Thursday was World Stroke Day, a day to raise awareness on stroke and what can be done to combat it.
A longtime coach, school administrator and television broadcaster knows all about surviving a stroke.
In January 2008, Chris McLachlin was watching a basketball game at a friend’s home in San Francisco when his body went haywire.
“All of a sudden, I just collapsed. I fell over on my side,” he said. “I was fully paralyzed on my right side, face, arms, legs just out.”
McLachlin was suffering a severe stroke. Thankfully, a friend recognized the symptoms and immediately called 911. Within 15 minutes, he was at a stroke-certified hospital.
McLachlin says a piece of plaque in one of his arteries somehow broke free and made its way to his brain.
“The plaque traveled up here and got stuck here right on top of my brain and that’s what shut everything down,” he said.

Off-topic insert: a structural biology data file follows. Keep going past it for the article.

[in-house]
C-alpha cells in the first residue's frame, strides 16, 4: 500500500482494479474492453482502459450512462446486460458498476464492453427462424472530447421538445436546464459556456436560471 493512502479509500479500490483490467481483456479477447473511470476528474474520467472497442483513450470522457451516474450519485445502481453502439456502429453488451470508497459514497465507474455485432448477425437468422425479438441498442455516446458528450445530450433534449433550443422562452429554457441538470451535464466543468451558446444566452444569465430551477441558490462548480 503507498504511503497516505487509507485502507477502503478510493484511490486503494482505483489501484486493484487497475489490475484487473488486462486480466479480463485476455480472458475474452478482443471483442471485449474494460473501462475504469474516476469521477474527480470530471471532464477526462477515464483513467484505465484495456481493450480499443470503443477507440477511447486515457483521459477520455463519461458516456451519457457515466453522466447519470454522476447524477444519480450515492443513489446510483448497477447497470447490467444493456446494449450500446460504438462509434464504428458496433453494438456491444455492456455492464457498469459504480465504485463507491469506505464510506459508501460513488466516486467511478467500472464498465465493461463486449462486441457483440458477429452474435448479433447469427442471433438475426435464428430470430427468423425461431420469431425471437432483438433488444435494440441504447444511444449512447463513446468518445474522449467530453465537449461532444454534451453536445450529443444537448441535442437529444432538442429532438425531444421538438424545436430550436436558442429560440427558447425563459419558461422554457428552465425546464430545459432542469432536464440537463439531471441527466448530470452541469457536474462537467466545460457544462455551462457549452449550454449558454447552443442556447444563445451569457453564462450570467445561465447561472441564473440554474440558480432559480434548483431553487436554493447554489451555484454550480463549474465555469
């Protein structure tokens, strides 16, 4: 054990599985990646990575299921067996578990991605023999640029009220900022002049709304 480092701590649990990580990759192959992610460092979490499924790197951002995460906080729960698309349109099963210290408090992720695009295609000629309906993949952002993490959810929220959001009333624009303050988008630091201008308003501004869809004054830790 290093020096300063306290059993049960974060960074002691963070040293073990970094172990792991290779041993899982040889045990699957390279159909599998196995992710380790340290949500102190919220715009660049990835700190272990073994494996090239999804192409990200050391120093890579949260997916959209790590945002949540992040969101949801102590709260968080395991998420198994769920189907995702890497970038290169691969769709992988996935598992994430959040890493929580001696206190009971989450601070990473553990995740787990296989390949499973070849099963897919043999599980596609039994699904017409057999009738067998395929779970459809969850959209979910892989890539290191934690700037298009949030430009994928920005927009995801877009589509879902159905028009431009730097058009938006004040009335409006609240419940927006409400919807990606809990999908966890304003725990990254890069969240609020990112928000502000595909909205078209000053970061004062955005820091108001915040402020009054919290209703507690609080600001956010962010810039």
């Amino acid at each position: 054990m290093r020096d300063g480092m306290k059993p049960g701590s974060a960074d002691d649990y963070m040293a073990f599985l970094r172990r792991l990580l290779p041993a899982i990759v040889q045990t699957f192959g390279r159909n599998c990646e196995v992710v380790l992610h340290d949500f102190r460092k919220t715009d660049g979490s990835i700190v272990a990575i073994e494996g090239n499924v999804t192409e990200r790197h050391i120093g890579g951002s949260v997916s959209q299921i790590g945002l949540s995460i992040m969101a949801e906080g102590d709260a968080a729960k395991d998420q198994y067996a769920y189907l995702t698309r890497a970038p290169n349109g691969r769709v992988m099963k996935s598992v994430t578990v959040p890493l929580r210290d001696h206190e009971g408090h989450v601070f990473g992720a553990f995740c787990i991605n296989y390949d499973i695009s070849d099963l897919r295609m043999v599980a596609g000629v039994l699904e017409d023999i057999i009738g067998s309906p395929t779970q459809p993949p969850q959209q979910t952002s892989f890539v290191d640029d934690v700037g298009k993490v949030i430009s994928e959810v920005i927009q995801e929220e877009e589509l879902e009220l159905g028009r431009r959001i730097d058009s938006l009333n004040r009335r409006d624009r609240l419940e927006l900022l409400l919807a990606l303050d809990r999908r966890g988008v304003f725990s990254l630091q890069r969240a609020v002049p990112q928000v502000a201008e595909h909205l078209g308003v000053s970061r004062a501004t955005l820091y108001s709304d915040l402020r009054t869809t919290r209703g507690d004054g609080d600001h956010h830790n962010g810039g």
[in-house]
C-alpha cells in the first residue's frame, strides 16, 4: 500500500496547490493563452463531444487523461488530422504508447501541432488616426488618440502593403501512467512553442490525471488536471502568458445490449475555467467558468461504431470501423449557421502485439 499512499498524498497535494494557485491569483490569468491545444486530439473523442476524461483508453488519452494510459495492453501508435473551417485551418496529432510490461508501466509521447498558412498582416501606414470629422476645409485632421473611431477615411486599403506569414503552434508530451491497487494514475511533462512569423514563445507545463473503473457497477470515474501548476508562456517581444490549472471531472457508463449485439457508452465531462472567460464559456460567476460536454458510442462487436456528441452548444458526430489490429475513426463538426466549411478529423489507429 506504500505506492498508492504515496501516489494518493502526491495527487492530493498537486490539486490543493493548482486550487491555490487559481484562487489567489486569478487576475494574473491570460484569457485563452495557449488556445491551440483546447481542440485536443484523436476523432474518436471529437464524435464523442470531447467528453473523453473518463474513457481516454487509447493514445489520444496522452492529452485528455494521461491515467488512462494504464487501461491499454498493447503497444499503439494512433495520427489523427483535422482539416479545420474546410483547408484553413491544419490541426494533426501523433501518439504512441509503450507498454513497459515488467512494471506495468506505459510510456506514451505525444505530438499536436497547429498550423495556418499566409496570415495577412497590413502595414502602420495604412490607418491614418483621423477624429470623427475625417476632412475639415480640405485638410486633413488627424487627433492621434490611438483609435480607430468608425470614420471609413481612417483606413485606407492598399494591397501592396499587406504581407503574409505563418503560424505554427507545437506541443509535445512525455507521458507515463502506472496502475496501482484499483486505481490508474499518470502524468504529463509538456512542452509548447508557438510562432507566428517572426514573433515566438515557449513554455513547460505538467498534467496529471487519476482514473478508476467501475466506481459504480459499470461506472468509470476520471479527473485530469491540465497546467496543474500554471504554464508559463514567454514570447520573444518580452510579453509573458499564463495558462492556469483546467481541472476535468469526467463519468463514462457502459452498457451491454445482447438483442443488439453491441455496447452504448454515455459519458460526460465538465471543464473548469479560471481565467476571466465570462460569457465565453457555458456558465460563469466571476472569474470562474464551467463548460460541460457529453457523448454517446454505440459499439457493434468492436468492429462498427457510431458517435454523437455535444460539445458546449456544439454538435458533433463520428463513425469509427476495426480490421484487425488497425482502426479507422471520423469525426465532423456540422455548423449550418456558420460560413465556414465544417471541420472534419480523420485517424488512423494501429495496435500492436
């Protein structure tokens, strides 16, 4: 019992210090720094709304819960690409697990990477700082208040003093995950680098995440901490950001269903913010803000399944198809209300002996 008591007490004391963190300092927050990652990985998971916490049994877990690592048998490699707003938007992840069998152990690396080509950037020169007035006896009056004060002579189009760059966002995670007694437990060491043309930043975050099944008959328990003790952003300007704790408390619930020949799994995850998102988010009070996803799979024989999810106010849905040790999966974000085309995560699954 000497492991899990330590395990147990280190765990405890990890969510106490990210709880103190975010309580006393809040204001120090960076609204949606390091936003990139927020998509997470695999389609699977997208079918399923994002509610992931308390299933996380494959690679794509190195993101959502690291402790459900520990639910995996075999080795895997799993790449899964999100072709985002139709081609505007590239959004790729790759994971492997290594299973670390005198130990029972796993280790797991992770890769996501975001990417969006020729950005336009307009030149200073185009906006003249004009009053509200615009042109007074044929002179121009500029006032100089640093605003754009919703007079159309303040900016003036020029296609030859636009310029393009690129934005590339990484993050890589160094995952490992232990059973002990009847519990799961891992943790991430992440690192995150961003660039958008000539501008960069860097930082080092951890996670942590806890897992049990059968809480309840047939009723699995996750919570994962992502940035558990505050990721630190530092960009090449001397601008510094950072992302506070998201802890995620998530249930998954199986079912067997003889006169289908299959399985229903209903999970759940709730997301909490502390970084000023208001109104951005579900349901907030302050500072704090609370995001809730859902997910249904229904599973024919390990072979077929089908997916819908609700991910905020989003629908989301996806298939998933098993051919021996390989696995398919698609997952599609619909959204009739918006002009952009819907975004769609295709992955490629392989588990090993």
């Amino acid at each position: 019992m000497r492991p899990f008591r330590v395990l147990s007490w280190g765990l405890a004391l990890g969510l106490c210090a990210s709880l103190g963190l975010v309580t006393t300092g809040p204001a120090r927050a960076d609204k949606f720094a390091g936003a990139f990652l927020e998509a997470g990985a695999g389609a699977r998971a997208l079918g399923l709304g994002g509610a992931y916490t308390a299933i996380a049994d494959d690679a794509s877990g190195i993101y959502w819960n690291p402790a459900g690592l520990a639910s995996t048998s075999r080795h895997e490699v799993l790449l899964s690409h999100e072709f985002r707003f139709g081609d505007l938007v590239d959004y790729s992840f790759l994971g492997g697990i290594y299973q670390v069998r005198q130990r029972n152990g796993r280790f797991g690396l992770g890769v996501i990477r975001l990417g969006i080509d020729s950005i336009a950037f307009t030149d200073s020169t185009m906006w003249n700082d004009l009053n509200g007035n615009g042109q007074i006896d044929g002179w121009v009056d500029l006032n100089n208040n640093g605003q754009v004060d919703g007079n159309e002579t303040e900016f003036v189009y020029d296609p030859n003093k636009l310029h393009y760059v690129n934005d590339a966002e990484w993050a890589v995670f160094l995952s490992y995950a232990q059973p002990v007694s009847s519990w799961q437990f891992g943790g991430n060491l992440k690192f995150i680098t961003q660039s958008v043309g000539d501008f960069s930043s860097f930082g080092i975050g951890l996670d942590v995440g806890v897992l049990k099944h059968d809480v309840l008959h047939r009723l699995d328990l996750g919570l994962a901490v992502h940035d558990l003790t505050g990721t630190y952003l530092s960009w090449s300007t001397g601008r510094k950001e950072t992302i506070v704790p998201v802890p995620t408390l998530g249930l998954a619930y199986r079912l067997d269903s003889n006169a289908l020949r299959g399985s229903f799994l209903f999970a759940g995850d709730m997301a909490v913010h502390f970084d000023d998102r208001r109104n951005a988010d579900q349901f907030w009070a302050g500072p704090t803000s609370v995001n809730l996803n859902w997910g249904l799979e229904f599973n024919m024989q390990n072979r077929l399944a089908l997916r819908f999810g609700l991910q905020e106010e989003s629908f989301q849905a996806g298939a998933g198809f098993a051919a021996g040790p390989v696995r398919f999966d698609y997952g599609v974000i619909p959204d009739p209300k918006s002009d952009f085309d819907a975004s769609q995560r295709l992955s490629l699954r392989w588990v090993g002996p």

Doctors called it a random event. His friend’s quick action may have saved his life.
“When someone is having a stroke, every minute you’re losing about two million brain cells, so if you can imagine that 10 minutes would be 20 million cells that you’re losing,” explained Dr. Kazuma Nakagawa from Queen’s Medical Center.
The State Stroke Coalition Task Force is looking to improve Hawaii’s system of care so that patients are delivered to a stroke-ready hospital where they can be treated promptly and properly.
“In Hawaii, we’re lagging behind compared to the mainland in terms of stroke mortality,” Nakagawa said. “Stroke mortality used to be number three nationwide, but has dropped to number five, but it’s still number three in Hawaii.”
McLachlin says he doesn’t live in fear of having another stroke. He lives with a different purpose.
“Seven more years I’ve been given the gift of being with my kids, my wife, my grandchildren, so it’s been a really special time to be able to have my life extended this way,” he said. “I just feel so blessed that I’m actually here sitting, talking to you and every day I wake up and go, oh I get another day. It’s a gift.”